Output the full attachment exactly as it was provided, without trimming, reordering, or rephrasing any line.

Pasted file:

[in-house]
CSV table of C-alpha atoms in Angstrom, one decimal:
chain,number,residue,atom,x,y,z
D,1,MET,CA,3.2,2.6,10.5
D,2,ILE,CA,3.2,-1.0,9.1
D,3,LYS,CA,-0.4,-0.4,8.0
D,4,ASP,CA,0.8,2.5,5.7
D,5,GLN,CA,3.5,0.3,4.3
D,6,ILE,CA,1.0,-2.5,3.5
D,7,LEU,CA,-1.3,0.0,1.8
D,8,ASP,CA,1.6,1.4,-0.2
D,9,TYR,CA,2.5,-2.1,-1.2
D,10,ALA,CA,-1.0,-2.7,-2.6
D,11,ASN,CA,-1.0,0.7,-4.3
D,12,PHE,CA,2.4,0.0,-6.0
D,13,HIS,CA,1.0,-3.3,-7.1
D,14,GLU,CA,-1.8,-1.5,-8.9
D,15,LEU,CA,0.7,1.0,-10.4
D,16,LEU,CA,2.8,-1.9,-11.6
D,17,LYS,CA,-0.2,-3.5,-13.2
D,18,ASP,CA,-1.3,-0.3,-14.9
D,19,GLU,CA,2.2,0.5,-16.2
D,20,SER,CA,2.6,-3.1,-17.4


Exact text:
[in-house]
CSV table of C-alpha atoms in Angstrom, one decimal:
chain,number,residue,atom,x,y,z
D,1,MET,CA,3.2,2.6,10.5
D,2,ILE,CA,3.2,-1.0,9.1
D,3,LYS,CA,-0.4,-0.4,8.0
D,4,ASP,CA,0.8,2.5,5.7
D,5,GLN,CA,3.5,0.3,4.3
D,6,ILE,CA,1.0,-2.5,3.5
D,7,LEU,CA,-1.3,0.0,1.8
D,8,ASP,CA,1.6,1.4,-0.2
D,9,TYR,CA,2.5,-2.1,-1.2
D,10,ALA,CA,-1.0,-2.7,-2.6
D,11,ASN,CA,-1.0,0.7,-4.3
D,12,PHE,CA,2.4,0.0,-6.0
D,13,HIS,CA,1.0,-3.3,-7.1
D,14,GLU,CA,-1.8,-1.5,-8.9
D,15,LEU,CA,0.7,1.0,-10.4
D,16,LEU,CA,2.8,-1.9,-11.6
D,17,LYS,CA,-0.2,-3.5,-13.2
D,18,ASP,CA,-1.3,-0.3,-14.9
D,19,GLU,CA,2.2,0.5,-16.2
D,20,SER,CA,2.6,-3.1,-17.4